More needs to be done to prevent clever but disadvantaged pupils from underachieving at GCSE level, according to a new report.
Education charity the Sutton Trust is calling on the government to establish a new fund to test the most effective ways of improving the progress and attainment of highly able students in comprehensive schools.
The Sutton Trust's research brief, Missing Talent, reveals over a third (36 per cent) of bright but disadvantaged boys seriously underachieve at age 16, compared with 16 per cent of their better off counterparts. The respective figures for girls are 24 per cent and nine per cent.
Notwithstanding the efforts of pupils to succeed, being from a poor home more than doubles their chances of missing out on top GCSE grades.
Bright but disadvantaged pupils will on average score four As and four Bs at GCSE level, while their equally able classmates from better off backgrounds get eight straight As.
Some students' problems are particularly pronounced. According to the research, one in ten of poor but clever pupils barely achieves C grades (or does much worse), lagging behind their more-advantaged peers by almost a whole GCSE grade per subject.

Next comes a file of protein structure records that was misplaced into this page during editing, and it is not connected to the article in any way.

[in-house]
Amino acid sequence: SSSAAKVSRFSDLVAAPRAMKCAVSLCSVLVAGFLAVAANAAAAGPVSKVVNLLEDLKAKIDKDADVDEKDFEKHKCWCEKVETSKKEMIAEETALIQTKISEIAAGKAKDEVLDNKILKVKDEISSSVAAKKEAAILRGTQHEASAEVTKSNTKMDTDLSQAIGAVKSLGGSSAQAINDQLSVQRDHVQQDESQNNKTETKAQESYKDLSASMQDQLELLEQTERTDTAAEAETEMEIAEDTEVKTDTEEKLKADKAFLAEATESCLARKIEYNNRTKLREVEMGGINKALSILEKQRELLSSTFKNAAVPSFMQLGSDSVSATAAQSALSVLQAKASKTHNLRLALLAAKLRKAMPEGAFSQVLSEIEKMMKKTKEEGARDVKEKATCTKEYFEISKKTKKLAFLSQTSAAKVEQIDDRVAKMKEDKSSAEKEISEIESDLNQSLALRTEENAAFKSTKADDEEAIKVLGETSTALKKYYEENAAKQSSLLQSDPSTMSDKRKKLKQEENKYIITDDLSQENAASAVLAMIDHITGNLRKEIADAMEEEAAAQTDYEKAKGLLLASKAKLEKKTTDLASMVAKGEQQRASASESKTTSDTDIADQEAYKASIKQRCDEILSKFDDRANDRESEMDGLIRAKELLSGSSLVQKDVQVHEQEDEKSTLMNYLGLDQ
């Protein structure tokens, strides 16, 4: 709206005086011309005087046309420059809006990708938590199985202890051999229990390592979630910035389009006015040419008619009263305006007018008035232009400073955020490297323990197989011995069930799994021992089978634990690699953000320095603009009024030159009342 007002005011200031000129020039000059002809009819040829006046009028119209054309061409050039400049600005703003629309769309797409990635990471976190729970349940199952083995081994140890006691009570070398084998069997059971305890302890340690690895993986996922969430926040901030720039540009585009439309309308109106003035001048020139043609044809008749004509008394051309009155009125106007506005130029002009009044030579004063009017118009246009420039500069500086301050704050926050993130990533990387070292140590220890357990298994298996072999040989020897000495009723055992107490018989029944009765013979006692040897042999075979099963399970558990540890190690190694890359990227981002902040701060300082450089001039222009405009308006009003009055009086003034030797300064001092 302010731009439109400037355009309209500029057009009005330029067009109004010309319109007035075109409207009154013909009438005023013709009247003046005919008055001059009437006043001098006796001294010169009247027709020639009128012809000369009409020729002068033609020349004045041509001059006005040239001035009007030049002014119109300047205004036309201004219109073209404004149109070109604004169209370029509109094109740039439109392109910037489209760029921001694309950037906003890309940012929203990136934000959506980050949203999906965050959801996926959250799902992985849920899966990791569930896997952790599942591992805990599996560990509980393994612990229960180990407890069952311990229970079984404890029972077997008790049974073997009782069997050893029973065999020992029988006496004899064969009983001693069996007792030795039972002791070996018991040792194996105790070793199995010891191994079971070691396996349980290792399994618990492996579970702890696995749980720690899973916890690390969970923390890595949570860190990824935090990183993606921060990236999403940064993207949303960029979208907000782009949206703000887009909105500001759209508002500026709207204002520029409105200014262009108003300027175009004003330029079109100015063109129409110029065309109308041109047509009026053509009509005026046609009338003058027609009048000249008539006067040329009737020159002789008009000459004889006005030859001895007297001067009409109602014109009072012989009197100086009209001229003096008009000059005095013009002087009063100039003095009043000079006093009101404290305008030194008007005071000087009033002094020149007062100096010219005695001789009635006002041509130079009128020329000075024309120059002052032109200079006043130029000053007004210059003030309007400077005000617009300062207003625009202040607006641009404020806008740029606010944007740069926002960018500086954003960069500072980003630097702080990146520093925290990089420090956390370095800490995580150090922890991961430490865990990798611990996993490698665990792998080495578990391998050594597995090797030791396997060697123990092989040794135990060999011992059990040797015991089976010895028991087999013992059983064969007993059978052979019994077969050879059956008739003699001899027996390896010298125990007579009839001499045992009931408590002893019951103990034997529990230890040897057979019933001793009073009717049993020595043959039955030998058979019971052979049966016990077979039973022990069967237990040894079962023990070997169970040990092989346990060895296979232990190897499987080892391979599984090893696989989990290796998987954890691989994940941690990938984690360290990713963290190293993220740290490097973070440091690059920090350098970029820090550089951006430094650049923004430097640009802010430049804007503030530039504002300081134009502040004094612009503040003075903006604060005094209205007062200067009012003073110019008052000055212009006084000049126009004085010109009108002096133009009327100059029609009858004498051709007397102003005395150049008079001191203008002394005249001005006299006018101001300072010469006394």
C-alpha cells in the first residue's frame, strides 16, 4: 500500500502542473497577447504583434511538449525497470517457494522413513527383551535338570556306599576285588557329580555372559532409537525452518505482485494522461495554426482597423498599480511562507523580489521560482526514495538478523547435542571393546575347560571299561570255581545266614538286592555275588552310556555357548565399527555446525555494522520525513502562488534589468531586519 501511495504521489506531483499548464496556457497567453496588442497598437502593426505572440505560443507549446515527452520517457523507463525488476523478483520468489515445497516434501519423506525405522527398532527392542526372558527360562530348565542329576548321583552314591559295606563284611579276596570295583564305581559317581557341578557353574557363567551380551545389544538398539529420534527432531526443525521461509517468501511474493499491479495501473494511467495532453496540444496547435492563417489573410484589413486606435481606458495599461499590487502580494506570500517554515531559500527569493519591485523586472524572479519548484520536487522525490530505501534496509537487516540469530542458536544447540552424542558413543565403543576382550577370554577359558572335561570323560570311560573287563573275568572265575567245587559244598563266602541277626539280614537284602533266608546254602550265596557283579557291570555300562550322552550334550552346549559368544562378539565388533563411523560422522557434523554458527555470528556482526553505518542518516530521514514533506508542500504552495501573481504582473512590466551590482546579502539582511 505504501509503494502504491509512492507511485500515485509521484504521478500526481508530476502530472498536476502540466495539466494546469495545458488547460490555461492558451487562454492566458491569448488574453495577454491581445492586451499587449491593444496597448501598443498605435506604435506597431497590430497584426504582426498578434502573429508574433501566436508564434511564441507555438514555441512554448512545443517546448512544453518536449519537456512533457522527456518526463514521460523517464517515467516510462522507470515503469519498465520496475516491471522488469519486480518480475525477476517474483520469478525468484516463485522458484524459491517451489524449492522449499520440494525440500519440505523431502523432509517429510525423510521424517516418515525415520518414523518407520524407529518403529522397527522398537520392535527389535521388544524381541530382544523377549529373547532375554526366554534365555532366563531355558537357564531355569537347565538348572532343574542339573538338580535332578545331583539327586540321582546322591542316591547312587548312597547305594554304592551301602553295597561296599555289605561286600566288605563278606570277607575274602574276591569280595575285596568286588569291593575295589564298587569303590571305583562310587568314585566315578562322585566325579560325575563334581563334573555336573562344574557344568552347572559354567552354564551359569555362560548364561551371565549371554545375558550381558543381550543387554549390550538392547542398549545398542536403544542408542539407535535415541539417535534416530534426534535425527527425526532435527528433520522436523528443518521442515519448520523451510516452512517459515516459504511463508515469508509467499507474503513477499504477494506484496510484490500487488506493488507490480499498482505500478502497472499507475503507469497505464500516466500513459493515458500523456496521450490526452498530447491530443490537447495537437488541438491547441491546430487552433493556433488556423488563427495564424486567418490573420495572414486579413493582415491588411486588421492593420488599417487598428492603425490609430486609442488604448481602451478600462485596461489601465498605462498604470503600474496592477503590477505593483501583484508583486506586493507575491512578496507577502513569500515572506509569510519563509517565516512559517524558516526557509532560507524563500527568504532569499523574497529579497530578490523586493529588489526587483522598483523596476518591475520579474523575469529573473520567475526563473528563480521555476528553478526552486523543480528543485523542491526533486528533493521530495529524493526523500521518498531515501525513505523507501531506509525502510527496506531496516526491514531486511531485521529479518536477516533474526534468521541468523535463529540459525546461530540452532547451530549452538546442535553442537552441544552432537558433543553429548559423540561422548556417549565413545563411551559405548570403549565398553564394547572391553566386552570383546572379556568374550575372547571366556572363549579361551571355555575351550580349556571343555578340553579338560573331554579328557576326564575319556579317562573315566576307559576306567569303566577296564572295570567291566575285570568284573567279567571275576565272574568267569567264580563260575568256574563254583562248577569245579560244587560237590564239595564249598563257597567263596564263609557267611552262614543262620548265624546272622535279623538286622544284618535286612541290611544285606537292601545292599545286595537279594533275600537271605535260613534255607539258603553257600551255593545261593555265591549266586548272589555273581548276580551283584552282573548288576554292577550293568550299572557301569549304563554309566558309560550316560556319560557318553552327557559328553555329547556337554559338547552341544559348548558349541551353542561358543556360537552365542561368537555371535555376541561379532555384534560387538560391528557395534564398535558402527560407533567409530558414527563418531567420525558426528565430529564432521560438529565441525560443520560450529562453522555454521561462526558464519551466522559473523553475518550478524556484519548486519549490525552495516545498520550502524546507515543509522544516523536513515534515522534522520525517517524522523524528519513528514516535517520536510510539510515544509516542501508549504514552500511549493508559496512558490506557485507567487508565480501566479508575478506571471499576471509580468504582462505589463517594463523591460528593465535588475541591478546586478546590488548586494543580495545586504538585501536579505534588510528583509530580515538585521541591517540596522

Working with a number of leading universities, the Sutton Trust is piloting a model of support for bright students in early secondary school. It currently reaches 500 of the brightest students in state schools serving poorer areas and the charity plans to expand the programme.
The report recommends that schools use the pupil premium to improve support for those at high risk of underachieving at the age of 16.
Institutions that are particularly good at supporting these pupils should support other schools in the local area, it states.
Finally, the study suggests improving schools' accountability for the progress of their most able pupils and ensuring such youngsters have access to a wide curriculum to give them a wider range of opportunities.
Report author Dr Rebecca Allen said: "Our research shows how much support some schools need to enable all children to reach their full potential, regardless of ability and background.
"But there are also many schools across the country that are exemplars of best practice in the education of highly able children and so could provide a programme of extra-curricular support to raise horizons and aspirations for children living in the wider area."
Posted by Tim Colman